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Chapter Seven - Velázquez o la Grandeza

Velázquez o la Grandeza

IF you want Velázquez you must go to Madrid, for one thing because most of his pictures are there, and then too, that is just the place, with its pomp in a sober setting, amid princely ostentation and plebeian hubbub, that city which is at once ardent and cold, where he seems to fit in almost as a matter of course.

If I were to sum up Madrid briefly, I should say that it is a city of courtly show and fitful revolutions; just notice how the people hold their heads: it is half grandeza and half doggedness. If I have any flair at all for cities and people, I should say that in the atmosphere of Madrid there is something like a gentle tension which causes a slight excitement, while Sevilla blissfully takes its ease, and Barcelona seethes in semi-concealment.

Thus, Diego Velázquez de Silva, knight of Calatrava, royal marshal and court painter of that pale, cold and strange Philip IV, belongs to that Madrid of the Spanish Kings by a twofold right.
First and foremost he has grandeur; he is so supreme that he is beyond all lies. But this is not the exuberant, golden grandeur of Tizian; there is in it a trenchant coldness, a delicate and yet unrelenting sense of detail, an uncanny sureness of eye and brain which rules the hand.

I imagine that his king made him marshal, not to reward him, but because he feared him: because the intent and penetrating eyes of Velázquez made him uneasy: because he could not bear this equality with the painter and he therefore raised him to the rank of grandee. So then it was a Spanish paladin who painted the pale king with the weary eyelids and frozen eyes, or the pale infants with rouge on their faces, poor, tightly laced puppets. Or the court dwarfs with dropsical heads, the palace jesters and fools, swaggering with grotesque dignity, a crippled and imbecile plebeian monstrosity unwittingly travestying the grandeur of the court.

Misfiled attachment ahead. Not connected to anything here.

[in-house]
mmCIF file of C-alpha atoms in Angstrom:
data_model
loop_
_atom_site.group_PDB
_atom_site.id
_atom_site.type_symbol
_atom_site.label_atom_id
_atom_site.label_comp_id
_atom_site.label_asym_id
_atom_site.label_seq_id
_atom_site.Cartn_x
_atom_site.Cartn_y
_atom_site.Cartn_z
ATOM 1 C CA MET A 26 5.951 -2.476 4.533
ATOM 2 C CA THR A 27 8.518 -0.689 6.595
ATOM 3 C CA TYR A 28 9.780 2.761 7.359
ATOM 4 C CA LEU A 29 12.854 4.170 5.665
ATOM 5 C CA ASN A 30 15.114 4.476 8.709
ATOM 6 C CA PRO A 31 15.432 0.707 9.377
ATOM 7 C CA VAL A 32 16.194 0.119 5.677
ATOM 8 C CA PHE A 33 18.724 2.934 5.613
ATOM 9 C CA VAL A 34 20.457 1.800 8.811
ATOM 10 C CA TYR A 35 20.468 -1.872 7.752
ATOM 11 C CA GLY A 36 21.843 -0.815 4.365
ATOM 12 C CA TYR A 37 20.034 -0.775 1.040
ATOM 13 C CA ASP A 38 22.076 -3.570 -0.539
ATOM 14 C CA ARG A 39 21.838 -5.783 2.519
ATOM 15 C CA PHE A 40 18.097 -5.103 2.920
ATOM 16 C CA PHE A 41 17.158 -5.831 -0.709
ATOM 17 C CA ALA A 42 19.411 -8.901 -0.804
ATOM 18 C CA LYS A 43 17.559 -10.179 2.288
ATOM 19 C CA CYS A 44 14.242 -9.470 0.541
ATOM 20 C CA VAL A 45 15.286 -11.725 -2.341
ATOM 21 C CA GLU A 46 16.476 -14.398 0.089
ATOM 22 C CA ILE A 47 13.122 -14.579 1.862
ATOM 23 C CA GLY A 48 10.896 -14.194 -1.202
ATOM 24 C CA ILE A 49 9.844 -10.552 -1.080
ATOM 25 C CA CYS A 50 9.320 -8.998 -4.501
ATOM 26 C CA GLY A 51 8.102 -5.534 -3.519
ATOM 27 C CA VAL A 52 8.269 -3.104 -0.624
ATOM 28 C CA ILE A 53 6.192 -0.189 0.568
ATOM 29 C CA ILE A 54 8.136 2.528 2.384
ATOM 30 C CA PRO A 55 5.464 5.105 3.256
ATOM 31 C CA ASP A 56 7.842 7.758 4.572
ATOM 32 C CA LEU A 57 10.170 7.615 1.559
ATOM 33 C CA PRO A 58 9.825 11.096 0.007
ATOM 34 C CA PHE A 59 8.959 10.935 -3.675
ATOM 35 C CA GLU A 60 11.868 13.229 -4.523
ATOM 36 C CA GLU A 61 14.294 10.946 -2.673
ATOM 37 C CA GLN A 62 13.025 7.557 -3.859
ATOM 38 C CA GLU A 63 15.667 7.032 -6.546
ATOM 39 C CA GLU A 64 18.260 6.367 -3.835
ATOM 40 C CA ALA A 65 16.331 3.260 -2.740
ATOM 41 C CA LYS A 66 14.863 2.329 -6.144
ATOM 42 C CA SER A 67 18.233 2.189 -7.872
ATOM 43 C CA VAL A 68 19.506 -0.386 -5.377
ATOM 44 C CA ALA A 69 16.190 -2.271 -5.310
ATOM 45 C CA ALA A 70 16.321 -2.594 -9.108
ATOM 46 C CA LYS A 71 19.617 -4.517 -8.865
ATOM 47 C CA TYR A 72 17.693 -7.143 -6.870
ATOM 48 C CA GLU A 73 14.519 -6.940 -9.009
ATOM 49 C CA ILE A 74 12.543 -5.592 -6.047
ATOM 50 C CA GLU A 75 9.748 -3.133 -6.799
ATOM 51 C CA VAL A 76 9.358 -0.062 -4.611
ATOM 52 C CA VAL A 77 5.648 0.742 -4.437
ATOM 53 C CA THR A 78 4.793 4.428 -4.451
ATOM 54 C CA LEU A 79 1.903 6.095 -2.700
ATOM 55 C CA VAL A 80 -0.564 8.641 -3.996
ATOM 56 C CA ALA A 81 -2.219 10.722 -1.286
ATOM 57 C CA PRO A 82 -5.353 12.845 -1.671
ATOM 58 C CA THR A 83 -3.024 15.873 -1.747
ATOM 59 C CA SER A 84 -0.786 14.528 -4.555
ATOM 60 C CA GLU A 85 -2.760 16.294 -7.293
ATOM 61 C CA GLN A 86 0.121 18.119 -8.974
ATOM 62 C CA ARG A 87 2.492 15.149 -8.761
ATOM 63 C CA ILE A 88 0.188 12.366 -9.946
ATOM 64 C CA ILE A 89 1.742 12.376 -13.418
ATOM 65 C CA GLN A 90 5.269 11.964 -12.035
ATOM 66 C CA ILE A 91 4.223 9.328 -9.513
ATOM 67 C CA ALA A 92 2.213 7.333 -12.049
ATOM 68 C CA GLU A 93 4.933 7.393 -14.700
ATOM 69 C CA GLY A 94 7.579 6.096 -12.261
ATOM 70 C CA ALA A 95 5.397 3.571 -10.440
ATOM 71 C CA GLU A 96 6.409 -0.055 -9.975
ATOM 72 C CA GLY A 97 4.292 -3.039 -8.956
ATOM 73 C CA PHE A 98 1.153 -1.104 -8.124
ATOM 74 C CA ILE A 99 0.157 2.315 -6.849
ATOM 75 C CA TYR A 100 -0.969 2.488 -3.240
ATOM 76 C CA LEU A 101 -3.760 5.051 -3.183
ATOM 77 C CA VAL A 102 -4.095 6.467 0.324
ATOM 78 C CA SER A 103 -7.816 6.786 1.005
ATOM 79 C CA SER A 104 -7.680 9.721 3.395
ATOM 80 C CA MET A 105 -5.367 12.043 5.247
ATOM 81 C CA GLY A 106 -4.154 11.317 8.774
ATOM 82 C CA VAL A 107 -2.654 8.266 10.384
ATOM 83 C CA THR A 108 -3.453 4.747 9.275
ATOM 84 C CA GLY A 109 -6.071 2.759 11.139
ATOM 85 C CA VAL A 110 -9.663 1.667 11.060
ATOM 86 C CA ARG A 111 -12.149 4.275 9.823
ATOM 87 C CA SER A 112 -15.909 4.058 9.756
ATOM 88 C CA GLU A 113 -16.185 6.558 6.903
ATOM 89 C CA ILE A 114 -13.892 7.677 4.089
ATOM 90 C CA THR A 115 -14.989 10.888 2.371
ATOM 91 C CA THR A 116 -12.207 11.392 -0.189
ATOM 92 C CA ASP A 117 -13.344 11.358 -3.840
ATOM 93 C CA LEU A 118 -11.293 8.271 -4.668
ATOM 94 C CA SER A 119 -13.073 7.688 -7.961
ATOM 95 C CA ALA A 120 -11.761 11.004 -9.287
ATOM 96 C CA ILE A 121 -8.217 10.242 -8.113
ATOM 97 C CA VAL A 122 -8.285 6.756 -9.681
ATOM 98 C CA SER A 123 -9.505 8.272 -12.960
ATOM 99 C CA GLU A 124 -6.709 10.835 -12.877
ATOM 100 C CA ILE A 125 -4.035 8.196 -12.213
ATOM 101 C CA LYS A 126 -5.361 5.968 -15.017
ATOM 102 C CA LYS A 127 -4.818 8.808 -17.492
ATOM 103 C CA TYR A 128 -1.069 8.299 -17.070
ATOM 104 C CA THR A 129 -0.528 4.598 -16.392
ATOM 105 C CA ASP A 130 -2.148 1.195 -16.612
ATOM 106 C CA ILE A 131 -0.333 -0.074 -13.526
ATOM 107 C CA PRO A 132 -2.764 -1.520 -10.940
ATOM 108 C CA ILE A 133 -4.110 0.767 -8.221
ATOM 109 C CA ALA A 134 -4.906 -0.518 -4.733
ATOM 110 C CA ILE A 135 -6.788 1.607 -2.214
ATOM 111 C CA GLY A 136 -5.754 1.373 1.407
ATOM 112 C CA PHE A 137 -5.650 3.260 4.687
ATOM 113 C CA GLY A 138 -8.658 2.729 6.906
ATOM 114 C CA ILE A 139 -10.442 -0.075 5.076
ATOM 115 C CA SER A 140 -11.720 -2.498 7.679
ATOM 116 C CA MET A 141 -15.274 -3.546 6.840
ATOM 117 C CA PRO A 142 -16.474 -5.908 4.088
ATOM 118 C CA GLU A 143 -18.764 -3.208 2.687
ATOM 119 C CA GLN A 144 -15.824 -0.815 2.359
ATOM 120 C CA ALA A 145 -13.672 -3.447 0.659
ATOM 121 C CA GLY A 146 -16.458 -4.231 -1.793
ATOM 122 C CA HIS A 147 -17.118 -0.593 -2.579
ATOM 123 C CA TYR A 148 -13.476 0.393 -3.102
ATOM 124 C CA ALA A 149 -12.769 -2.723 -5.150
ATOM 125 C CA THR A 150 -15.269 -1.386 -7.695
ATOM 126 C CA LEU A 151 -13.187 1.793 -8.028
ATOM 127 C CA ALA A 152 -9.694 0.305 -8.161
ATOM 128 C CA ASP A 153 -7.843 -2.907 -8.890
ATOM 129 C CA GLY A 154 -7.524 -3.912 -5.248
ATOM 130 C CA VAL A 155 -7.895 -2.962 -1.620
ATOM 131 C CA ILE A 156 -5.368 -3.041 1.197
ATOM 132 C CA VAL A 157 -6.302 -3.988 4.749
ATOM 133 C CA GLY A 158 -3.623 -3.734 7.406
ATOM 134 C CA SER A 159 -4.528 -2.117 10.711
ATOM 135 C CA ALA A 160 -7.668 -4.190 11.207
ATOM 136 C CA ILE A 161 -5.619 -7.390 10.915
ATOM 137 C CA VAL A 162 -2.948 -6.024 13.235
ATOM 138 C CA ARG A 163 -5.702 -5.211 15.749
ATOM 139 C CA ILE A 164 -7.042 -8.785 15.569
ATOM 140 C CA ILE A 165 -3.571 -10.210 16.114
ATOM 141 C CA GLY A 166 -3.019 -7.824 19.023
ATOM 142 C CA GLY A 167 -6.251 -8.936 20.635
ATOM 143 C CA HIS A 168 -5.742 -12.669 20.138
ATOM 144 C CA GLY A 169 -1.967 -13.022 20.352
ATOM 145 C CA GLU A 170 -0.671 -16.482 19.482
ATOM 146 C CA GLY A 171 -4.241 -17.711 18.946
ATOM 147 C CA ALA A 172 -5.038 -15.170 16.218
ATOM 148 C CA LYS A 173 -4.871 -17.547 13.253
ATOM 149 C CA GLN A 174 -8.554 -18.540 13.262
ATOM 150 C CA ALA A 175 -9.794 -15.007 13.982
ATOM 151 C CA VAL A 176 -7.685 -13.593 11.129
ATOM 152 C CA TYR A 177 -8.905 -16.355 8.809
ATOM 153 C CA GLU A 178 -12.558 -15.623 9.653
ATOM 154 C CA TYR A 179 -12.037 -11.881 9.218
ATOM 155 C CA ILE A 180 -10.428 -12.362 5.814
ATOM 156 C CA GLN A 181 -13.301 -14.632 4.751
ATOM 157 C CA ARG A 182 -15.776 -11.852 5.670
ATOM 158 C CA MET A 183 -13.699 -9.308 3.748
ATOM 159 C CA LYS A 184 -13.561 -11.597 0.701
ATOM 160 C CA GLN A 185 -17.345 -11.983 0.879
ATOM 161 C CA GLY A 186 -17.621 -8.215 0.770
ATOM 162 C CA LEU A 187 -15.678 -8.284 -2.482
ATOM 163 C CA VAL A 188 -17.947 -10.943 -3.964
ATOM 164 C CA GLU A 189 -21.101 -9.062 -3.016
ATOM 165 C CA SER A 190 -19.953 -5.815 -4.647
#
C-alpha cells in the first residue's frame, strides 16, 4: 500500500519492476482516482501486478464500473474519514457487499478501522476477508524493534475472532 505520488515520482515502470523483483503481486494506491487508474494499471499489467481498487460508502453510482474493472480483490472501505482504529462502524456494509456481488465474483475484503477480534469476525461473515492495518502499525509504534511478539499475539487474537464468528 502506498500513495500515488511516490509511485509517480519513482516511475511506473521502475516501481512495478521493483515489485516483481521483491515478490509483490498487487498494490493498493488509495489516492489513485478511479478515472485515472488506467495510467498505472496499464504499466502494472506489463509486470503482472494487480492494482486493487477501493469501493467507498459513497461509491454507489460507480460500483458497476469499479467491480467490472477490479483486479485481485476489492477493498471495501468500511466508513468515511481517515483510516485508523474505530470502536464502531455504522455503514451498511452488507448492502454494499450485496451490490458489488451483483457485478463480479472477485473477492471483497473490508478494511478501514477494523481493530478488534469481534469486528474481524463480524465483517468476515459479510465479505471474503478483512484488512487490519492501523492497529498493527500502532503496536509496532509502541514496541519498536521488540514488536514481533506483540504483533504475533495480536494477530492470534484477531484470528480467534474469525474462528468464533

The king and his dwarf, the court and its jester: Velázquez accentuated this antithesis too markedly and too consistently for it not to have its peculiar meaning.

The royal marshal would scarcely paint the court menials if he himself did not wish to. If there were nothing more in it than this, then at least there is one cruel and cold-blooded message: this is the king and the world he lives in.

Velázquez was too superb a painter merely to fulfil commissions; and too great a man to paint only what he saw. He saw too well not to allow his eyes to serve as a medium of vision for the whole of his clear and supreme intelligence.